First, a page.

Author Topic: The Skills of a Pro  (Read 5909 times)

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Offline ondoTopic starter

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The Skills of a Pro
« on: September 29, 2015, 11:56:18 am »
Hi there, I'm currently reading "So good they can't ignore you" by Cal Newport, and that make me thing about the skills of a good engineer.

We have a lot of posts and stuff about the skills you need to have for a hobbist level, but not much about the skills that make one stand out in EE, and I thought it was something interesting to talk about.

I've been working for 5 years now in the field, and I don't have much of a clear answer. In fact, most senior I've worked with don't show much of a skill in the field. What's your take?

EDIT: Reposted in General, I tried to delete with no luck :P
« Last Edit: September 29, 2015, 11:58:44 am by ondo »
 

Offline zapta

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Re: The Skills of a Pro
« Reply #1 on: September 29, 2015, 04:03:44 pm »
... most senior I've worked with don't show much of a skill in the field.

Or possibly you overlook some very important skills, like people skills.
 

Offline bson

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Re: The Skills of a Pro
« Reply #2 on: October 10, 2015, 10:28:52 pm »
Or possibly you overlook some very important skills, like people skills.
Or making hard problems look easy with obvious, understandable solutions.

Edit: and, by corollary, break huge problems into smaller more easily verified pieces that have minimal complexity between them.  It's the hallmark of the junior engineer to come up with something immensely complicated with huge numbers of variables, knobs, controls, adjustments; stuff that's untestable and fragile, that solves all possible problems whether real or imagined, yet is effectively not reusable.
« Last Edit: October 10, 2015, 10:37:30 pm by bson »
 

Offline ECEdesign

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Re: The Skills of a Pro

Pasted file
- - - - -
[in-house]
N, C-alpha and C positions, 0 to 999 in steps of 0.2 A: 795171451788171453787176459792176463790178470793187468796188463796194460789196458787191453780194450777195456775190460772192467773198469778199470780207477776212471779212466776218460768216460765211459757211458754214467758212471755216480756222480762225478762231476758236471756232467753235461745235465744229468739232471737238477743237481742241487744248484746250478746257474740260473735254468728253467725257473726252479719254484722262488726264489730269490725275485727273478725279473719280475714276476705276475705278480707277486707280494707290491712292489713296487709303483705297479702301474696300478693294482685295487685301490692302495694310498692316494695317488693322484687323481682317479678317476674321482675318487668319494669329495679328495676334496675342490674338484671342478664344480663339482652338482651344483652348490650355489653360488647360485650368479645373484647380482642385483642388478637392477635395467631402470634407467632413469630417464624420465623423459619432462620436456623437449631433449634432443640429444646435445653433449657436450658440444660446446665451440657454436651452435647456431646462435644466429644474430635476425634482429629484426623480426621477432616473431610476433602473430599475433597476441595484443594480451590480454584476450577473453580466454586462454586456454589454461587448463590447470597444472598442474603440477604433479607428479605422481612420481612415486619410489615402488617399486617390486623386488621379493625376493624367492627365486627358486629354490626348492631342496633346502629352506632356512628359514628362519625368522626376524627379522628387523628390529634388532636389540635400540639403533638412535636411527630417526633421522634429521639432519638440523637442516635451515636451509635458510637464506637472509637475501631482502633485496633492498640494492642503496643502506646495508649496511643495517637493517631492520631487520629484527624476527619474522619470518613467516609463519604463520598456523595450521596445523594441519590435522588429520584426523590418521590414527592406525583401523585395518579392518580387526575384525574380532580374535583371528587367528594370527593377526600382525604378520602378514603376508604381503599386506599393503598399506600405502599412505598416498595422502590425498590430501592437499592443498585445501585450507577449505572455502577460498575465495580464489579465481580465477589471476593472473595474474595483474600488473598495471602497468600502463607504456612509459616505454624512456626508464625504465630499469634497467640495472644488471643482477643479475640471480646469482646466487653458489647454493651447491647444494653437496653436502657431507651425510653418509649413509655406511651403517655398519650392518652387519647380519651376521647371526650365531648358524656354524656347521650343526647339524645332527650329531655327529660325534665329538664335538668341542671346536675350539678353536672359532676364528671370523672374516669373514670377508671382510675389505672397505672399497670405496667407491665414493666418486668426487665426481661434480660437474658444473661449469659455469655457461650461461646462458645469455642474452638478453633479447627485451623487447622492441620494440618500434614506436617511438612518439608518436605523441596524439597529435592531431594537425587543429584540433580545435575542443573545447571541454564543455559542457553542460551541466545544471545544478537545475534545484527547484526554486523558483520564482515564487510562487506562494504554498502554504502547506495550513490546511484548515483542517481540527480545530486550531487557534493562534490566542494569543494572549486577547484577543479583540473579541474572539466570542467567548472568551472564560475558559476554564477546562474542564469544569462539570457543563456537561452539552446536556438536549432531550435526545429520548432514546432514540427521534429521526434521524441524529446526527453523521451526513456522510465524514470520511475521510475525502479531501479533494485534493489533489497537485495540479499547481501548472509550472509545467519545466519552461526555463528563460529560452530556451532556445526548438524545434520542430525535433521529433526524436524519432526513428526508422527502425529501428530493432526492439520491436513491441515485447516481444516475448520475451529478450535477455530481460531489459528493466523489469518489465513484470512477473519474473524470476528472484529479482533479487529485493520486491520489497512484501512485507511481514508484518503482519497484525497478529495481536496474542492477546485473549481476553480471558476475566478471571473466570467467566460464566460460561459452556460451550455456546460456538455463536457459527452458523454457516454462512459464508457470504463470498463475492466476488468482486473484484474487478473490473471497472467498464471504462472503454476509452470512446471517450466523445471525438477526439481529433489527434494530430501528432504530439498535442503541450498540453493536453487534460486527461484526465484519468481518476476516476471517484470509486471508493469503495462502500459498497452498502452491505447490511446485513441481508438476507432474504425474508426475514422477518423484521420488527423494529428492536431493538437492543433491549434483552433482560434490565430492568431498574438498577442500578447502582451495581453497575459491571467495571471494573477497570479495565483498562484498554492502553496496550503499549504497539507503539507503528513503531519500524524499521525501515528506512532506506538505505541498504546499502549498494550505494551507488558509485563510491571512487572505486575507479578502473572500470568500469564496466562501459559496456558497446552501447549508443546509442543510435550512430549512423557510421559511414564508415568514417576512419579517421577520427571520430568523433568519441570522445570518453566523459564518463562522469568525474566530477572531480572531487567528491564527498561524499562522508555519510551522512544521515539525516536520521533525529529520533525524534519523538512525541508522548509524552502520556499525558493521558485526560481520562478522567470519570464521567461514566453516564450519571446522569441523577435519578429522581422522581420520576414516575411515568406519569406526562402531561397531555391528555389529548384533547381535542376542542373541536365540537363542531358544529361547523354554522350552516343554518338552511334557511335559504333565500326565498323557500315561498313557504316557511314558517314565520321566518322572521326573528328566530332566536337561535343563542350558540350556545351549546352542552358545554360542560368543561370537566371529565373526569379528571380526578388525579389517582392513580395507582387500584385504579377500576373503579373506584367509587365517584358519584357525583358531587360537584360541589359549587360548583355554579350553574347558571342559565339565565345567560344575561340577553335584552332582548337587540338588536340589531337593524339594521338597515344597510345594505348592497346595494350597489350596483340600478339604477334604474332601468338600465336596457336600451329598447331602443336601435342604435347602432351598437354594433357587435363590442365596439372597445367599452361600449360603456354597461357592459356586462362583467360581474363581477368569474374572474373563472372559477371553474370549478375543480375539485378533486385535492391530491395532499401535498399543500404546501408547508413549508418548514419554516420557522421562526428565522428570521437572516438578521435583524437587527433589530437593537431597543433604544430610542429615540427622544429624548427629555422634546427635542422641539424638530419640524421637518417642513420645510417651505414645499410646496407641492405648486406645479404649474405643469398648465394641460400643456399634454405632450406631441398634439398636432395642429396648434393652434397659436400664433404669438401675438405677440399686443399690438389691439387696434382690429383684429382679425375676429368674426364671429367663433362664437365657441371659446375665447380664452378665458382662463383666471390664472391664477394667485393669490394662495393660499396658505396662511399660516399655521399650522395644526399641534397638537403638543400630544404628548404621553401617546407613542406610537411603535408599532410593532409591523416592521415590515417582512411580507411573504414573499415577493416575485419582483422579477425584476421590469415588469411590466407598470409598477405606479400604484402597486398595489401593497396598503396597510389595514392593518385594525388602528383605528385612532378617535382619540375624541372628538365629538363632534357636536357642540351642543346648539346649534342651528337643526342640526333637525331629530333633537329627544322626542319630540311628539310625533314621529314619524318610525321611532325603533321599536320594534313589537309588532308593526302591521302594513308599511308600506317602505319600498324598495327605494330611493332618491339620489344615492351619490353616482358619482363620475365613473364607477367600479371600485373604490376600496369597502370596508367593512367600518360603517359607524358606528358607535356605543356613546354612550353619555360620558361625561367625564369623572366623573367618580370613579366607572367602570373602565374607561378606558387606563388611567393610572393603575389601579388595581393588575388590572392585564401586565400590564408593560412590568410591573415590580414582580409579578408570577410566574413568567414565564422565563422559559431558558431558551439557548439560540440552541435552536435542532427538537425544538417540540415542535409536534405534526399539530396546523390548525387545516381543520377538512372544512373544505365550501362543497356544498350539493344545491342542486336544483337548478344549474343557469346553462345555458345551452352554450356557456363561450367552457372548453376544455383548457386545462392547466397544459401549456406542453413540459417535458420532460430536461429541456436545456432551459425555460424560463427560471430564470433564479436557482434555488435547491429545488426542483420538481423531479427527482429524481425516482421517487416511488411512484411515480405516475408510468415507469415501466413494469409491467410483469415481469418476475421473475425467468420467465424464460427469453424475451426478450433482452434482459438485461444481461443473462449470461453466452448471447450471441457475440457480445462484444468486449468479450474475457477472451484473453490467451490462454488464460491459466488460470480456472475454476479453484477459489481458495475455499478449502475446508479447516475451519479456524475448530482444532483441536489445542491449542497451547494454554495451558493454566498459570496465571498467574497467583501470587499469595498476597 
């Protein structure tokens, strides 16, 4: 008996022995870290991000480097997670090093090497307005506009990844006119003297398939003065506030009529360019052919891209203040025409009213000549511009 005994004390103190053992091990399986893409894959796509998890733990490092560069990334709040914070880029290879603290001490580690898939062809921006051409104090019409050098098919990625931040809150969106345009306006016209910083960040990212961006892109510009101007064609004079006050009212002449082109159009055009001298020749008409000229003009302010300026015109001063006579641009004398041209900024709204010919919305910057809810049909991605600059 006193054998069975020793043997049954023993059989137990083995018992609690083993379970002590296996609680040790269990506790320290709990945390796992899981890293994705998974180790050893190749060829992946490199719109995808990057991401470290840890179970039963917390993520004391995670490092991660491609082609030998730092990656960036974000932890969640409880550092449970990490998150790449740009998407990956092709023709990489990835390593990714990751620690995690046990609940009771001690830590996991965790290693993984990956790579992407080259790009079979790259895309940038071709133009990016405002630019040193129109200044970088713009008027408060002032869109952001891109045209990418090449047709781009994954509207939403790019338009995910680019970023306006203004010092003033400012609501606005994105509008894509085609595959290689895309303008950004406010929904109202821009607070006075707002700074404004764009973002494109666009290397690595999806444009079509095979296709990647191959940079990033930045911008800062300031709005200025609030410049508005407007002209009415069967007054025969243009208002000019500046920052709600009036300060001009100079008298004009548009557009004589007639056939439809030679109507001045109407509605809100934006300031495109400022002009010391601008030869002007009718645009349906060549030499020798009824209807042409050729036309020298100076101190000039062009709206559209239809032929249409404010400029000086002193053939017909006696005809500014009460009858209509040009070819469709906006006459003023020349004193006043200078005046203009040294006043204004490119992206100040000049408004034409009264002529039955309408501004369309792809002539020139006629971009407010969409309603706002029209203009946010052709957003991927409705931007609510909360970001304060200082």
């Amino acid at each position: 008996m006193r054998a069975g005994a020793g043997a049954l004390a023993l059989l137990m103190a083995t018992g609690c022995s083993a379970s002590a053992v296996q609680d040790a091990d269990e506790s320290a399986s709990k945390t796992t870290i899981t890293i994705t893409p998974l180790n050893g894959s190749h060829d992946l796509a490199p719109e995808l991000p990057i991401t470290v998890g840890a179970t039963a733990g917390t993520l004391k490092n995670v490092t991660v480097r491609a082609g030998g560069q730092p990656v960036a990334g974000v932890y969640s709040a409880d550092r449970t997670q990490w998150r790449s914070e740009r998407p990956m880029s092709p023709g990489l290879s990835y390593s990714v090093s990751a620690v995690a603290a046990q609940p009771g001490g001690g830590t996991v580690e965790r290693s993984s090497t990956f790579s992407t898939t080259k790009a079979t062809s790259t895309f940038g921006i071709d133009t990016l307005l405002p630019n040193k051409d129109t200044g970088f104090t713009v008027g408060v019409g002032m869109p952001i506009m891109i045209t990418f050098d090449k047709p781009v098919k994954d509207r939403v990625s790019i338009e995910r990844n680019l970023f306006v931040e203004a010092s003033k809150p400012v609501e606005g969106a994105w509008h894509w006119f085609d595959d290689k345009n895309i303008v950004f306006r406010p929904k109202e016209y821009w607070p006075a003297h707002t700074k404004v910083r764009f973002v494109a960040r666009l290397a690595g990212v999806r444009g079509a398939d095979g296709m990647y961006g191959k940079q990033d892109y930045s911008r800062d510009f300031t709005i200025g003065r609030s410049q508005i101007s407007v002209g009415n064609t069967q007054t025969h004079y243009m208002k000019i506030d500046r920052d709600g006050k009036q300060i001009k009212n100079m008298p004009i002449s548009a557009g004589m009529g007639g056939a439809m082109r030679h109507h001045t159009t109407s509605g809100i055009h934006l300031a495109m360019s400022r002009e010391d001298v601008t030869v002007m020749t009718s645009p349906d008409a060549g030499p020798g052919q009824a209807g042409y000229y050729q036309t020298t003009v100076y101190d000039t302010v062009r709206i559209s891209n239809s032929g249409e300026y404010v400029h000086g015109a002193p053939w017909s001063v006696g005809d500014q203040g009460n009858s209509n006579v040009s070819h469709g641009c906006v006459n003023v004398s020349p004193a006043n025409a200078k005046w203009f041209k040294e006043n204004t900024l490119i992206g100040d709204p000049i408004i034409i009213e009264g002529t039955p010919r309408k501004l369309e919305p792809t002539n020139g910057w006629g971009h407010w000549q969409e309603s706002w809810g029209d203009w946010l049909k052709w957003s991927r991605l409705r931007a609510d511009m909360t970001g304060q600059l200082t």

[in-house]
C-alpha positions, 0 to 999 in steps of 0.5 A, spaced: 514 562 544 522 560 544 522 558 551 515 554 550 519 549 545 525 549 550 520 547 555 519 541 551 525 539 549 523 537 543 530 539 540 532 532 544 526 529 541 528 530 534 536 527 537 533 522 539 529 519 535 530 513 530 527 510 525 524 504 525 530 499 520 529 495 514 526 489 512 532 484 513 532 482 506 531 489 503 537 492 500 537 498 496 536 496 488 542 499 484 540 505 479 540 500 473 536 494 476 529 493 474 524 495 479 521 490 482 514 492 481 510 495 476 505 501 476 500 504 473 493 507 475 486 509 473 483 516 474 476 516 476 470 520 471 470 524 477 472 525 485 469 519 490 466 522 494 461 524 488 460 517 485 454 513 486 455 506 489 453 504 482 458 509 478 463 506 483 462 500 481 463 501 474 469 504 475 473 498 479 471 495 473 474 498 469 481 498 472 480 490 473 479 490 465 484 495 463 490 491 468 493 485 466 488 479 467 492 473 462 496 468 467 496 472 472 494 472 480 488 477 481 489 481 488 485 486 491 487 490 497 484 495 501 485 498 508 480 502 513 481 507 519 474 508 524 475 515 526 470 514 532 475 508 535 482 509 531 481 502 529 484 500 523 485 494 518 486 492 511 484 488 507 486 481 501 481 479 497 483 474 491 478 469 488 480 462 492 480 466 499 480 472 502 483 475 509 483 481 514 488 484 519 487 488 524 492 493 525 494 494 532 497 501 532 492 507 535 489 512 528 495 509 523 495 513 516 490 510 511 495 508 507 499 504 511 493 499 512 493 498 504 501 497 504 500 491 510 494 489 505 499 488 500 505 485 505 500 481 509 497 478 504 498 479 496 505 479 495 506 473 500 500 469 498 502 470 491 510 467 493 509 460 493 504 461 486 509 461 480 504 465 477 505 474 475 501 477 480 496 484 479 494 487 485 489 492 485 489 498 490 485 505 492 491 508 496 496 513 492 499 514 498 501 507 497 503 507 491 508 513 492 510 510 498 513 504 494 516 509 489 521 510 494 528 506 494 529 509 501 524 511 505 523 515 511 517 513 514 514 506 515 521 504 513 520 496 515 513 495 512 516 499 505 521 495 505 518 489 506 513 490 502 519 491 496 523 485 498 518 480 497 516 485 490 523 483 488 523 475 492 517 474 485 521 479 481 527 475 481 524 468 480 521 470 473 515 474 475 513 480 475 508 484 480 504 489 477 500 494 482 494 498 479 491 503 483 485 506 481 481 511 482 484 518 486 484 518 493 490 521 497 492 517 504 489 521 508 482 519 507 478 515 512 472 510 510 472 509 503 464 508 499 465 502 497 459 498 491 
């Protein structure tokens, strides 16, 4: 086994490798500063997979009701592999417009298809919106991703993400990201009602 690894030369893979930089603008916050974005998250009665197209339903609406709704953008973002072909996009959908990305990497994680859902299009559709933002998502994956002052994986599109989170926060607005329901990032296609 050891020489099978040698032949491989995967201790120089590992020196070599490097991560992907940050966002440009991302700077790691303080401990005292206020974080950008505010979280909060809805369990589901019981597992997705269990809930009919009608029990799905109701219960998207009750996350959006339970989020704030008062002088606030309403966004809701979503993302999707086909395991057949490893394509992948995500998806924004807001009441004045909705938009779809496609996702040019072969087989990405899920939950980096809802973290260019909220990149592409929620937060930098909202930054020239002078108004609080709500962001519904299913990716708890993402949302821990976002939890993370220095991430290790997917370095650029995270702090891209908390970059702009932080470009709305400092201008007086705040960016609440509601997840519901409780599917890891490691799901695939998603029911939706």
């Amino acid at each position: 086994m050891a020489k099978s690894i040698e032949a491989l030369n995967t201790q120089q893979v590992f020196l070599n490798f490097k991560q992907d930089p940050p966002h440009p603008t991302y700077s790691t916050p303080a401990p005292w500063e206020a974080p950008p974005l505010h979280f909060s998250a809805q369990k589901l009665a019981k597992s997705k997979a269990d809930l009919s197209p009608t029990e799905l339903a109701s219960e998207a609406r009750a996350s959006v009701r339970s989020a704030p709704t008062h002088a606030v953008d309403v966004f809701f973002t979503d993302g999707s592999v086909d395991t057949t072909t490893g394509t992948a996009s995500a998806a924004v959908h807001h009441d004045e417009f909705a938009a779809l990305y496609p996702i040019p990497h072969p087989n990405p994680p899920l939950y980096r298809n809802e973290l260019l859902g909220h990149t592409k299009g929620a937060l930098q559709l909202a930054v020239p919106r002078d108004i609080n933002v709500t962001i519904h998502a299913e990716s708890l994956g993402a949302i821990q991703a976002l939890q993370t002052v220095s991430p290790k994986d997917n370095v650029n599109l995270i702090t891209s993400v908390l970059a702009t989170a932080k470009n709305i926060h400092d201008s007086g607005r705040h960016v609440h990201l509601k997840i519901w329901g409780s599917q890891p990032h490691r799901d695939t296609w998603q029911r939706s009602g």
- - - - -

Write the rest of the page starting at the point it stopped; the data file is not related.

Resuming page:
« Reply #3 on: October 11, 2015, 02:02:12 am »
Sounds like an interesting thread as a student!
 

Offline tggzzz

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Re: The Skills of a Pro
« Reply #4 on: October 11, 2015, 07:41:32 am »
Get in touch with your national engineering organisation, e.g. IET or IEEE.
Locate your local branch.
Find a mentor, go to local meetings and chat with other engineers.
There are lies, damned lies, statistics - and ADC/DAC specs.
Glider pilot's aphorism: "there is no substitute for span". Retort: "There is a substitute: skill+imagination. But you can buy span".
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Offline Rerouter

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Re: The Skills of a Pro
« Reply #5 on: October 11, 2015, 09:19:19 am »
The very best 2 skills any technical person of any job needs is

A. The ability to accurately convey ideas and concepts to people with different or no technical ability, without getting frustrated as well, if you start thinking why are these people so dumb, that fault lies with you not conveying the idea clearly enough that there can be no doubt they have understood, this can include drawing diagrams, writing up pricing lists, or making models, this helps you as well, as when you do not understand something you can try similar concepts from what they understand until they make clear what they mean,

B. Be willing to learn, no sane person expects you to know everything on the first day, week or even year, but you should be willing to write down and go read up on what subjects have been raised that you dont understand, and be willing to admit when you do not understand something, e.g. this year i had to get a PCB mass produced, assembled and tested, The 2 last parts i had never done before, but i was willing to admit this, went and figured out a plan, chose based on what assembler i held more trust in based on what i had found, and posed the plan to the office and it went ahead after 5 minutes, because I had explained my assumptions, and laid it out,
 

Offline dmills

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Re: The Skills of a Pro
« Reply #6 on: October 11, 2015, 11:22:44 pm »
One other thing that the senior guy probably has: Task domain knowledge!

A so-so engineer who knows the industry the product is being sold into really well is actually far more valuable most of the time then someone who knows more engineering but has no knowledge of the industry the employers products sell into, apart from anything else the first guy has far less need of requirements documents specifying every stupid little thing.